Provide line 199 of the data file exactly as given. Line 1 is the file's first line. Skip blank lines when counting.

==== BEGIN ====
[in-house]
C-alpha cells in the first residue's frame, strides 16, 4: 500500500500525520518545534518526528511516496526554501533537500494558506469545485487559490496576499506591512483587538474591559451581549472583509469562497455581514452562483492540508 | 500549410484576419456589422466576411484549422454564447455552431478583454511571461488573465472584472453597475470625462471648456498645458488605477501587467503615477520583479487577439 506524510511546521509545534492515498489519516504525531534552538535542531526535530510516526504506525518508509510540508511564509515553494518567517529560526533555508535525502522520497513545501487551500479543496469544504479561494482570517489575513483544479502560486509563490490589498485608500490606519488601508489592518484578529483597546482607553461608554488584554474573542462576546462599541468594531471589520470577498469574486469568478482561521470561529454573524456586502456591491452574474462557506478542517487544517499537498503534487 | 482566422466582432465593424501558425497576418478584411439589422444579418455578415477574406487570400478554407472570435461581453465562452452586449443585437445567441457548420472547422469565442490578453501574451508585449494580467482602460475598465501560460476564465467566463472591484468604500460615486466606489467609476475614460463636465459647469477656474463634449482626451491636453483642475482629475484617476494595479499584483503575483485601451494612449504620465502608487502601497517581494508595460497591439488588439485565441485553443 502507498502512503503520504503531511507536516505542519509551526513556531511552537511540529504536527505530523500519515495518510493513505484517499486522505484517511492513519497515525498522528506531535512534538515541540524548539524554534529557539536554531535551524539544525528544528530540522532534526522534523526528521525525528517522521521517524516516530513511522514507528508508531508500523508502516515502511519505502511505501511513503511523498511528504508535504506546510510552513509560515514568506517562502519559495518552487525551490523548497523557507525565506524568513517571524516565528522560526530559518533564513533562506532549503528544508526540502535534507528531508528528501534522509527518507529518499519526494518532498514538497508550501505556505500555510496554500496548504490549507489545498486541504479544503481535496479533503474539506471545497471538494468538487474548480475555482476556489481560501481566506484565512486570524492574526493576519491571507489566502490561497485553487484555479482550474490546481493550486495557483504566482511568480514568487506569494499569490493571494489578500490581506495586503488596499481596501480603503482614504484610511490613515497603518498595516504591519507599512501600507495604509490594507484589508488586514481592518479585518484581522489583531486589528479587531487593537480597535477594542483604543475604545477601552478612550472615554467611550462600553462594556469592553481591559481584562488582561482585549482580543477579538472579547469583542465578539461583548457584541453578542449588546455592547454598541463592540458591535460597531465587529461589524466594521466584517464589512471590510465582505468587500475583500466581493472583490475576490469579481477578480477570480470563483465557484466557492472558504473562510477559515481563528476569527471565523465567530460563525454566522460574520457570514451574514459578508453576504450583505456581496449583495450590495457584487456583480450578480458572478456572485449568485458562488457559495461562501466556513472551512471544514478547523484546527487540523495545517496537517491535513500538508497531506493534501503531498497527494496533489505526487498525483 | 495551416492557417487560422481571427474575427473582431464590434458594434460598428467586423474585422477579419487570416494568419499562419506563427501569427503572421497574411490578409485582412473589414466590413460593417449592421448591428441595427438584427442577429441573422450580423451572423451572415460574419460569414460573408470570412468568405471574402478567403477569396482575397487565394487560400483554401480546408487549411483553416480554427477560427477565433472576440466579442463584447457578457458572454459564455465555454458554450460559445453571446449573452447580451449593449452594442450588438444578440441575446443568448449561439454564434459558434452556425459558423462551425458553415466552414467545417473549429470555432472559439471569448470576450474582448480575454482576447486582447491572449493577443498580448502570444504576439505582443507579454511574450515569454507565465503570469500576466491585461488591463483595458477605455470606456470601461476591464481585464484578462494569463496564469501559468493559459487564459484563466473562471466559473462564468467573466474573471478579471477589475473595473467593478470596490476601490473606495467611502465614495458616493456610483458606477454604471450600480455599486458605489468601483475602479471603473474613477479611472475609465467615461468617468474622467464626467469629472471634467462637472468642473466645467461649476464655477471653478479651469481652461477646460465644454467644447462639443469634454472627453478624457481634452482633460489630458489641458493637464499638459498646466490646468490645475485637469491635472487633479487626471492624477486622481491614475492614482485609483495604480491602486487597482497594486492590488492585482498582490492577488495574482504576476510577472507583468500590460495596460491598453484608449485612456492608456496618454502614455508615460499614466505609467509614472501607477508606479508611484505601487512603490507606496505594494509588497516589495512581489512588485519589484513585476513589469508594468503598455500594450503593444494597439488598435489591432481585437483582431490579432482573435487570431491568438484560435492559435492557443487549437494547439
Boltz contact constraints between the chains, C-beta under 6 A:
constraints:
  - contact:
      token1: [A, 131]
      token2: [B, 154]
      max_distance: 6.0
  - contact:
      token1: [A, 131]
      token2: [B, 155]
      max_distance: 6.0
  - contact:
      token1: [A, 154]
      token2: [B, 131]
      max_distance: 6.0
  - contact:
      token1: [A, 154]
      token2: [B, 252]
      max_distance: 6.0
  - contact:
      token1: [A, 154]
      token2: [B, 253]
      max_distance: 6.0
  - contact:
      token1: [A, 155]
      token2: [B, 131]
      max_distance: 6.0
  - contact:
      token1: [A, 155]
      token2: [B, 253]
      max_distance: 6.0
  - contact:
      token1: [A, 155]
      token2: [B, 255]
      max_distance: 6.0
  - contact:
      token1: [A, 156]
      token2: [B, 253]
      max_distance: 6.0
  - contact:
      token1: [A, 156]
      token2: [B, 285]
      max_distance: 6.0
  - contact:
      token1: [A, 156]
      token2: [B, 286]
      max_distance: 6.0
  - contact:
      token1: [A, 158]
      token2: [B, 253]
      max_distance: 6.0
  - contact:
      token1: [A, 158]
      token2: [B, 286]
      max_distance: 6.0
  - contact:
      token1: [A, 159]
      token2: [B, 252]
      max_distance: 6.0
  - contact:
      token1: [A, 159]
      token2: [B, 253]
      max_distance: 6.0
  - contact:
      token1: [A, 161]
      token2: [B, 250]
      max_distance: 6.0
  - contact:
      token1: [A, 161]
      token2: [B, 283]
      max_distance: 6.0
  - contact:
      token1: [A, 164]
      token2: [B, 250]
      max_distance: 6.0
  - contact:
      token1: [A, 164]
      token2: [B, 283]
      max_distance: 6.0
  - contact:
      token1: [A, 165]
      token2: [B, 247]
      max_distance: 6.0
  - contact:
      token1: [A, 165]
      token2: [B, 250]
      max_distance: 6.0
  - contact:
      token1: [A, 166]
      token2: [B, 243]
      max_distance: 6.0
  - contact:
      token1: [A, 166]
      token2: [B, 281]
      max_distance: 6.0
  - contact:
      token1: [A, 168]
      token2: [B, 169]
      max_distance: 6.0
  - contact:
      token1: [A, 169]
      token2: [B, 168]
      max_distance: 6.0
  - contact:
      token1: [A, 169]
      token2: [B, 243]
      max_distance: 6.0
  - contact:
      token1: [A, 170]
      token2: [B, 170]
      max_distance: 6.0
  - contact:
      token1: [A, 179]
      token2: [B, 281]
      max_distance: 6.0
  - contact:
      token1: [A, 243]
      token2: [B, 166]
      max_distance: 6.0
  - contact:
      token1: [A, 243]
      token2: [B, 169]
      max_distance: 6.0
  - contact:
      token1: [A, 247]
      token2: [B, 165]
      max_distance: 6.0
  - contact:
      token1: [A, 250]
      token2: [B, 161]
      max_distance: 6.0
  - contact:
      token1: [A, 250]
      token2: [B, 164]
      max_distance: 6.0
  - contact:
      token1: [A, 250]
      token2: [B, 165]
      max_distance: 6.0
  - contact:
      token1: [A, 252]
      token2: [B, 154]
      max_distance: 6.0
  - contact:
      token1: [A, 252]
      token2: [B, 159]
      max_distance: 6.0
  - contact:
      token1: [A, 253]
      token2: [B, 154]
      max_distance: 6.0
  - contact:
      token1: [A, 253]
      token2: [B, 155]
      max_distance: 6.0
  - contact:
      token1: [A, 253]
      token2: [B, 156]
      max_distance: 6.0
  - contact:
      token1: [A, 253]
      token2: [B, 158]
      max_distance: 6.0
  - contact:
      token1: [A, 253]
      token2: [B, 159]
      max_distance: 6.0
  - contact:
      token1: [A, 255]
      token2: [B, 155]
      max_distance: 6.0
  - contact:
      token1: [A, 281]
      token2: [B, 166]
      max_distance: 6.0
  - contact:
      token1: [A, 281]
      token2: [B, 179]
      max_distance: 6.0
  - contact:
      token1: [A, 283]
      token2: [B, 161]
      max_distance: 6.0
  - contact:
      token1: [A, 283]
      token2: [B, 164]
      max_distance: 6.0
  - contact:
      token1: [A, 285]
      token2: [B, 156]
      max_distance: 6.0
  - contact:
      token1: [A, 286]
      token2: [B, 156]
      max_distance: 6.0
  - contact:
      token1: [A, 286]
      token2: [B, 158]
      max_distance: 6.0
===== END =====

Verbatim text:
      token2: [B, 158]